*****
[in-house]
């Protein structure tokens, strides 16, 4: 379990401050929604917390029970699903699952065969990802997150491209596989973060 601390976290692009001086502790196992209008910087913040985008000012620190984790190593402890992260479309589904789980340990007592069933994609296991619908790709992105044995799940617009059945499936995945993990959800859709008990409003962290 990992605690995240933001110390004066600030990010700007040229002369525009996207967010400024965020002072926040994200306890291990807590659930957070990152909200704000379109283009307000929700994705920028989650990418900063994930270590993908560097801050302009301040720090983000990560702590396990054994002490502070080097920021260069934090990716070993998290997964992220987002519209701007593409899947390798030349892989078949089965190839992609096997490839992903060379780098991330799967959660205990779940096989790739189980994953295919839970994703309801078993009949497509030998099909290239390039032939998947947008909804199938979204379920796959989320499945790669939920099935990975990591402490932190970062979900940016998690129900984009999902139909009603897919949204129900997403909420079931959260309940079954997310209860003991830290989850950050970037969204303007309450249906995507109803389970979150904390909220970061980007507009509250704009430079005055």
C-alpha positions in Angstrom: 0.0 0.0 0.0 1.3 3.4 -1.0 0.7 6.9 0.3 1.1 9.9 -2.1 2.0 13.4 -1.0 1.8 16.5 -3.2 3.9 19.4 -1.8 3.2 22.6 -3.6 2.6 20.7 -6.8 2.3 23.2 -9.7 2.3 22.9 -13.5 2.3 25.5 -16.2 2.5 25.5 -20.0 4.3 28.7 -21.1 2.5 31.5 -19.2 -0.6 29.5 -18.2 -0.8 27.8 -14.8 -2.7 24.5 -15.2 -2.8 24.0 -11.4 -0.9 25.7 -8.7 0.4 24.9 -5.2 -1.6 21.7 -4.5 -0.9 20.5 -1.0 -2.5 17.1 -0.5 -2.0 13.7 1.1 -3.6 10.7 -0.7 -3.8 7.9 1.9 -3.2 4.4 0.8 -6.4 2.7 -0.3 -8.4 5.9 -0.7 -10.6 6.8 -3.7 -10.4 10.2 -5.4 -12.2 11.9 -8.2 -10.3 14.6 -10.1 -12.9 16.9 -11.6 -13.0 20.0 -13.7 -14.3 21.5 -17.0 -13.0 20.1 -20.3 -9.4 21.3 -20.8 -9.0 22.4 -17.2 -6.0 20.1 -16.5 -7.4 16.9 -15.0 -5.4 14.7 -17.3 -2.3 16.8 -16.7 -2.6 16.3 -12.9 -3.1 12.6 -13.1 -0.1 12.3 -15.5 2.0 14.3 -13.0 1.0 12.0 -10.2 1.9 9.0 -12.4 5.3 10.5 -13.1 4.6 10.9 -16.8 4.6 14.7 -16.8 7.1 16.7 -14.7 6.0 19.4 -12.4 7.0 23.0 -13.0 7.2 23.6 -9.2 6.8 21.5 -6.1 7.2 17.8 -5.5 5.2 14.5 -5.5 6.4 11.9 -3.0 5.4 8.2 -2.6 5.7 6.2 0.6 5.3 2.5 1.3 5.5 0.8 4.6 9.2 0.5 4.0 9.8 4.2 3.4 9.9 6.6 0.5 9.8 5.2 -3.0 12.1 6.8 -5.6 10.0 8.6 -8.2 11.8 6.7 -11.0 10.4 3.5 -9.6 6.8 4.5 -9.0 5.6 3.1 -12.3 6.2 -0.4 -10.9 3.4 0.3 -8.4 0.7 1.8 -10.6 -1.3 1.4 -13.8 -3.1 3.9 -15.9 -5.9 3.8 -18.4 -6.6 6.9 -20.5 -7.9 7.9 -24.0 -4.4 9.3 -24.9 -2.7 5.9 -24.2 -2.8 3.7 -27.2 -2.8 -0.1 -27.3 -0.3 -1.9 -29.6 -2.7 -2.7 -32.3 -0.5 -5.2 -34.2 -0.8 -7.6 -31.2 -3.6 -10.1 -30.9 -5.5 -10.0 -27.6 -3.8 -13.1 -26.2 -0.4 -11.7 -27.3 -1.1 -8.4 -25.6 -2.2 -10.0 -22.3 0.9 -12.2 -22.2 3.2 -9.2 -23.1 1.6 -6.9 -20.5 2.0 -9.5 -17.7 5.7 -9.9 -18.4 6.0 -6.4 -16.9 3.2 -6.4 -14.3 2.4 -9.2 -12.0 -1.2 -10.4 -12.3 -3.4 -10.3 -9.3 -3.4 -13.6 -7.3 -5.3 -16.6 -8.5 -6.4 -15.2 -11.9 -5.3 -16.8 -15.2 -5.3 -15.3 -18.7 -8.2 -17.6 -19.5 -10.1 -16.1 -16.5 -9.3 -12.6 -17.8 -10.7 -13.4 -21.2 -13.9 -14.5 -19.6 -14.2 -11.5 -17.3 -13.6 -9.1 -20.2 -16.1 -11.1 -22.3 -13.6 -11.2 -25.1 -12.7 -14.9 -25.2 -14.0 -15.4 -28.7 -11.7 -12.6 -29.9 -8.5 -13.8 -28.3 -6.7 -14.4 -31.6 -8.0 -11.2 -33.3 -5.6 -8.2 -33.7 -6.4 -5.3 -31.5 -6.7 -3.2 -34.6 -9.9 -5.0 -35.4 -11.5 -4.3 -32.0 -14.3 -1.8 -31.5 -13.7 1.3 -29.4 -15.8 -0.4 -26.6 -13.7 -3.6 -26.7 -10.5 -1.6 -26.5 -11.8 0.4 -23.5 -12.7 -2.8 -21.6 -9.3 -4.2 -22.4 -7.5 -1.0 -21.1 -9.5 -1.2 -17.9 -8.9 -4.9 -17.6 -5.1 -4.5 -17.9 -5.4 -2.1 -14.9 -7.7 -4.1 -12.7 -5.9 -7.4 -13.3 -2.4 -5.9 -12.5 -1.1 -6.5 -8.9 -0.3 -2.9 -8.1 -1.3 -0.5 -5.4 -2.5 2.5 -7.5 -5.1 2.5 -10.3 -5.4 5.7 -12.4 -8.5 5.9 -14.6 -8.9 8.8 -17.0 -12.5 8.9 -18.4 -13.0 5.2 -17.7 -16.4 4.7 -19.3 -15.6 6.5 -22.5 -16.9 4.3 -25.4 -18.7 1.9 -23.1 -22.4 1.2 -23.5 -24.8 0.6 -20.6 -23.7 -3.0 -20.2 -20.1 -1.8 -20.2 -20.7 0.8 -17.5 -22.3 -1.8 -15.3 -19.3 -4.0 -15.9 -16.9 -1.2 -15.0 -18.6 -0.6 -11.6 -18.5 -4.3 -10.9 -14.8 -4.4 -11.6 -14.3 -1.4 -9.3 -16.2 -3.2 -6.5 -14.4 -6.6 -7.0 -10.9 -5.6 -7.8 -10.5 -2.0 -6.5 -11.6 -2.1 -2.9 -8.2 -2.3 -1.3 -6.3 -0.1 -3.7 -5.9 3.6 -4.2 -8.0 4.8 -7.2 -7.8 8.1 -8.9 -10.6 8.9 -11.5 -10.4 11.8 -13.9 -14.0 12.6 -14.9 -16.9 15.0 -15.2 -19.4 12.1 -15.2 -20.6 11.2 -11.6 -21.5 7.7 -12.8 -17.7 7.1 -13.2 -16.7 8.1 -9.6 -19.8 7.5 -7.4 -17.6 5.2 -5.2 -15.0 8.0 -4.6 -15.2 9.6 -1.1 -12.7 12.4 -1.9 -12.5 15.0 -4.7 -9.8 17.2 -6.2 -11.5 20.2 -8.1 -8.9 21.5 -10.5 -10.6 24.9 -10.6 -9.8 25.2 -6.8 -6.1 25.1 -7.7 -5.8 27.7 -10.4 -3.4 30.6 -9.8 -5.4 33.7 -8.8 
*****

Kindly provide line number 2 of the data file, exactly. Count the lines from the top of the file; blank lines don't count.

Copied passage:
């Protein structure tokens, strides 16, 4: 379990401050929604917390029970699903699952065969990802997150491209596989973060 601390976290692009001086502790196992209008910087913040985008000012620190984790190593402890992260479309589904789980340990007592069933994609296991619908790709992105044995799940617009059945499936995945993990959800859709008990409003962290 990992605690995240933001110390004066600030990010700007040229002369525009996207967010400024965020002072926040994200306890291990807590659930957070990152909200704000379109283009307000929700994705920028989650990418900063994930270590993908560097801050302009301040720090983000990560702590396990054994002490502070080097920021260069934090990716070993998290997964992220987002519209701007593409899947390798030349892989078949089965190839992609096997490839992903060379780098991330799967959660205990779940096989790739189980994953295919839970994703309801078993009949497509030998099909290239390039032939998947947008909804199938979204379920796959989320499945790669939920099935990975990591402490932190970062979900940016998690129900984009999902139909009603897919949204129900997403909420079931959260309940079954997310209860003991830290989850950050970037969204303007309450249906995507109803389970979150904390909220970061980007507009509250704009430079005055």